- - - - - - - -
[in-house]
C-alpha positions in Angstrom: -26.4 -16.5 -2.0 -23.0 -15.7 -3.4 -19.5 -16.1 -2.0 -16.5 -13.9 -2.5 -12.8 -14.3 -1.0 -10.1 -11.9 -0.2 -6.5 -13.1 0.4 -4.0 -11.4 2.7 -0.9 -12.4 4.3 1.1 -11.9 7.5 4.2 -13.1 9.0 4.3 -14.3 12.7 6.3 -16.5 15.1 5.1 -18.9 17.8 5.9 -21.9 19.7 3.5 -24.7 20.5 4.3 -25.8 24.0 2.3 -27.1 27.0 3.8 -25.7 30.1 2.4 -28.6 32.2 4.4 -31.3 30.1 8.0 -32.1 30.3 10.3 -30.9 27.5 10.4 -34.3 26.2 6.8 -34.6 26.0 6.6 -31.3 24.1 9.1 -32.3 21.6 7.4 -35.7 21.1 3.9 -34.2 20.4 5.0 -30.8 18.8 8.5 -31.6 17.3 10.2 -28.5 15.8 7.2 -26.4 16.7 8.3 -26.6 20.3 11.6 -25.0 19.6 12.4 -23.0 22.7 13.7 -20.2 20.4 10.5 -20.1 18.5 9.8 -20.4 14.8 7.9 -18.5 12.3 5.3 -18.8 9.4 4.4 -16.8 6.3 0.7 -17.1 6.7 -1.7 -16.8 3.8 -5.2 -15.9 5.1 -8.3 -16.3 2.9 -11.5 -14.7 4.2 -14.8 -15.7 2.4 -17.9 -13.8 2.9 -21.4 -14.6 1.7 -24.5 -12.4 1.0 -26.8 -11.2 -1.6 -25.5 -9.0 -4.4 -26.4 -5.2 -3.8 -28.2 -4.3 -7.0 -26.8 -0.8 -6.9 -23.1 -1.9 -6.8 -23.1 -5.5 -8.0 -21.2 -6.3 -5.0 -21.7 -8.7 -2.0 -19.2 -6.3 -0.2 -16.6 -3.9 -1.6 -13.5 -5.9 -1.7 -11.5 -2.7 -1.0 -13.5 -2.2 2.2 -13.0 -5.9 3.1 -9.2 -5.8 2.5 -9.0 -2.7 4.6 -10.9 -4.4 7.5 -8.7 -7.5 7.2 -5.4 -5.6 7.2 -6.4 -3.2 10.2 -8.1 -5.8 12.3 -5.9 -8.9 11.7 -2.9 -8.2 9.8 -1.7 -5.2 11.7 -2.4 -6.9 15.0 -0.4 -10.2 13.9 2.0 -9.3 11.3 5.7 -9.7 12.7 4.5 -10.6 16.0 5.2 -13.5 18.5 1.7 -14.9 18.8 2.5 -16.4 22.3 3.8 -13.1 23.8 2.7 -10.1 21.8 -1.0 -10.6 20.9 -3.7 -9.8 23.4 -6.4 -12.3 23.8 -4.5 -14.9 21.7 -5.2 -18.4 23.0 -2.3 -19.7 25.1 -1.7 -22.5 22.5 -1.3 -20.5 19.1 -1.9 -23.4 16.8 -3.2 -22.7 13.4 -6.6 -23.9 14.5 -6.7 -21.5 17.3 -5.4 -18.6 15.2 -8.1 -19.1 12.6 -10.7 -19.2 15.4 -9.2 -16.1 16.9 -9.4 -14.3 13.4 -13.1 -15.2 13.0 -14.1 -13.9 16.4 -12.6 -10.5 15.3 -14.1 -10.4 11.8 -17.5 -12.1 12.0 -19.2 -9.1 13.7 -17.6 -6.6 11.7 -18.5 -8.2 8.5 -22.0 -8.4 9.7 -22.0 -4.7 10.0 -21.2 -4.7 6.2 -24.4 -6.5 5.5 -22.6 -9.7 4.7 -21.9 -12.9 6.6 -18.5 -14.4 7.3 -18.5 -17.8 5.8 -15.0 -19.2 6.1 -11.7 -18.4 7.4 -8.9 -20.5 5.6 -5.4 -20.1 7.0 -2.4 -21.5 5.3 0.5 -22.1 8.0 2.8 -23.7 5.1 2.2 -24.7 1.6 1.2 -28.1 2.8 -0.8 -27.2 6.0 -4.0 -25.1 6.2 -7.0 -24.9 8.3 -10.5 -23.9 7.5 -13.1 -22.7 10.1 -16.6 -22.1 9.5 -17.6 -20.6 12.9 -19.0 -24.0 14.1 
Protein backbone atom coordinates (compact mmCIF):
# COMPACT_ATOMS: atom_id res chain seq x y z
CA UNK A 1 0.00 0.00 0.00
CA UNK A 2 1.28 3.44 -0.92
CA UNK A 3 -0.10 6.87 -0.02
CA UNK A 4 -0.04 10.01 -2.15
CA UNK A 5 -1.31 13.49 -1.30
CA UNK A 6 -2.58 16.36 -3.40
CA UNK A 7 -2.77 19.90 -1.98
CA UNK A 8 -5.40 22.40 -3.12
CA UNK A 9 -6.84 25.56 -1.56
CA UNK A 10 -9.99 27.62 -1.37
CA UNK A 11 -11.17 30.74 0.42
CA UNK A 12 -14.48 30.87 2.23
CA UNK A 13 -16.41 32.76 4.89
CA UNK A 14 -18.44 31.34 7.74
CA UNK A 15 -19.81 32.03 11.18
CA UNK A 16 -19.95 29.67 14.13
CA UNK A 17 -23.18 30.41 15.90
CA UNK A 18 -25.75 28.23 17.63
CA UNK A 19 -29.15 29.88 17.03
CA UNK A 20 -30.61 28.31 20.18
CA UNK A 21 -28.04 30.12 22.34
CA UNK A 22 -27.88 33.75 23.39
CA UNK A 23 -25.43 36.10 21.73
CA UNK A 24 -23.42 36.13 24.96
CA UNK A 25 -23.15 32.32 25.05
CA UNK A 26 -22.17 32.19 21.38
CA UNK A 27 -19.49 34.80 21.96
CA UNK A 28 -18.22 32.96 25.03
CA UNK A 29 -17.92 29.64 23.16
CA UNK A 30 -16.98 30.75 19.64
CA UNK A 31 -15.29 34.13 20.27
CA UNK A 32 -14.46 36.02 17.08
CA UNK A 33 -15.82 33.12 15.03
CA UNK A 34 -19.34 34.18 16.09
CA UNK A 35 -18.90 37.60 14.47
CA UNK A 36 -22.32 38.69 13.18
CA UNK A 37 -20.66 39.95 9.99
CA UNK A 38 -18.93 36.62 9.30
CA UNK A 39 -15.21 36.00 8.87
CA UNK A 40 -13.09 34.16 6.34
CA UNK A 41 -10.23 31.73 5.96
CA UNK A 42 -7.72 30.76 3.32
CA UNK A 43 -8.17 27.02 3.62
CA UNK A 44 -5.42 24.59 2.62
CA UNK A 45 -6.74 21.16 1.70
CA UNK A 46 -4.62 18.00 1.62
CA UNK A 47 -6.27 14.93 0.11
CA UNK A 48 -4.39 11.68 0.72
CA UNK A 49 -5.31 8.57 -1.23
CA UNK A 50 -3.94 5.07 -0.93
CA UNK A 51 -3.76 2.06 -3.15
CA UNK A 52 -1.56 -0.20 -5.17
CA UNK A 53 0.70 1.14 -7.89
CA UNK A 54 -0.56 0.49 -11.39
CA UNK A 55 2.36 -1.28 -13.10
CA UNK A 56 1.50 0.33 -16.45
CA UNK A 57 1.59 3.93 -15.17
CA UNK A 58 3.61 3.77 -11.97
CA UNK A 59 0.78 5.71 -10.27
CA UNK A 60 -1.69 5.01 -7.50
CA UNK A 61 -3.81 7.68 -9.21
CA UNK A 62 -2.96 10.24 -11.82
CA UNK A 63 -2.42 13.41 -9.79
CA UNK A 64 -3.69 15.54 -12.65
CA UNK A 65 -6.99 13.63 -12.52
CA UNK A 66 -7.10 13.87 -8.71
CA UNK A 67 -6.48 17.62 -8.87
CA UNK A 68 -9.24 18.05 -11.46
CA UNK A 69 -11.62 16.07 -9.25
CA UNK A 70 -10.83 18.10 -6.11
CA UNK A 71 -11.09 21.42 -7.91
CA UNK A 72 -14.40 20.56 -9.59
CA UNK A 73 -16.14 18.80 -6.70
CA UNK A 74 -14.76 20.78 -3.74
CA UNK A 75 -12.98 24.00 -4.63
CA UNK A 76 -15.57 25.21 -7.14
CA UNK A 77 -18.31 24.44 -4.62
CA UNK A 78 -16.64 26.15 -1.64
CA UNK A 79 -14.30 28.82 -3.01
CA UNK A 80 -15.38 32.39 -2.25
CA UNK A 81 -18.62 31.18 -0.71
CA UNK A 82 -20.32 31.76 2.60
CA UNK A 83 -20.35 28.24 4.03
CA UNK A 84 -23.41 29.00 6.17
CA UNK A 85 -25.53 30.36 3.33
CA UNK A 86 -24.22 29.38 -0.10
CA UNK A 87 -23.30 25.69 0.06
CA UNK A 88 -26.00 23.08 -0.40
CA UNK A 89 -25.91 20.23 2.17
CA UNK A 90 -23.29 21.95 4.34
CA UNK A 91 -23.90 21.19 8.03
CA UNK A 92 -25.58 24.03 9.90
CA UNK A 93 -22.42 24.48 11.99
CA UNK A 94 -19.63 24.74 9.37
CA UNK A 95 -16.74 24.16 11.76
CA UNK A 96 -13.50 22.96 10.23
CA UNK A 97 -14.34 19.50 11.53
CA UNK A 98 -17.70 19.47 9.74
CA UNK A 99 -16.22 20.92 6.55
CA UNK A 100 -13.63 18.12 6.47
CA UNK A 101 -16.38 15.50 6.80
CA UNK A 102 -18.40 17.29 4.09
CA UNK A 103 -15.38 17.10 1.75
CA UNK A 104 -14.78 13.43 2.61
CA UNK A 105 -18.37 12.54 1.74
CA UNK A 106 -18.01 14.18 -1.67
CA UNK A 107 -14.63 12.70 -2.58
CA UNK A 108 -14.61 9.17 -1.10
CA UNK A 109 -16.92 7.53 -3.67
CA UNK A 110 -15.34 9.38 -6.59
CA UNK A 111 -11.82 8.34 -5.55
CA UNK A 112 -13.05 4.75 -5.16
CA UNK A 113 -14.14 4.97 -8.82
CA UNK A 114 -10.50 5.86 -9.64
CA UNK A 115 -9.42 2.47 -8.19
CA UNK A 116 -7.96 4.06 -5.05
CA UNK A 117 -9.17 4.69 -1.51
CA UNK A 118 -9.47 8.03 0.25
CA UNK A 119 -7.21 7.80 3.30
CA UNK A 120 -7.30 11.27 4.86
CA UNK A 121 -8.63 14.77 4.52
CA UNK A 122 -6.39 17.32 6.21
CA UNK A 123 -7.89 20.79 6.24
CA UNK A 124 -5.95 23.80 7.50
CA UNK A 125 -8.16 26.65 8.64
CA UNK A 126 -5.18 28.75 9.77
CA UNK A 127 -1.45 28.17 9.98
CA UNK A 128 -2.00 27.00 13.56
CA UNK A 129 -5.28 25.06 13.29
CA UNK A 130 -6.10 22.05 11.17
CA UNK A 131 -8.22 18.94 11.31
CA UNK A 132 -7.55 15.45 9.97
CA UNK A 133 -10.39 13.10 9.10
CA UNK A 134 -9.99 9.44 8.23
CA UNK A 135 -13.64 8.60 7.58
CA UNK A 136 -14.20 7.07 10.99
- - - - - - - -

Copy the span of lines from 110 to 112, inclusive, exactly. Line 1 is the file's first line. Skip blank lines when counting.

CA UNK A 106 -18.01 14.18 -1.67
CA UNK A 107 -14.63 12.70 -2.58
CA UNK A 108 -14.61 9.17 -1.10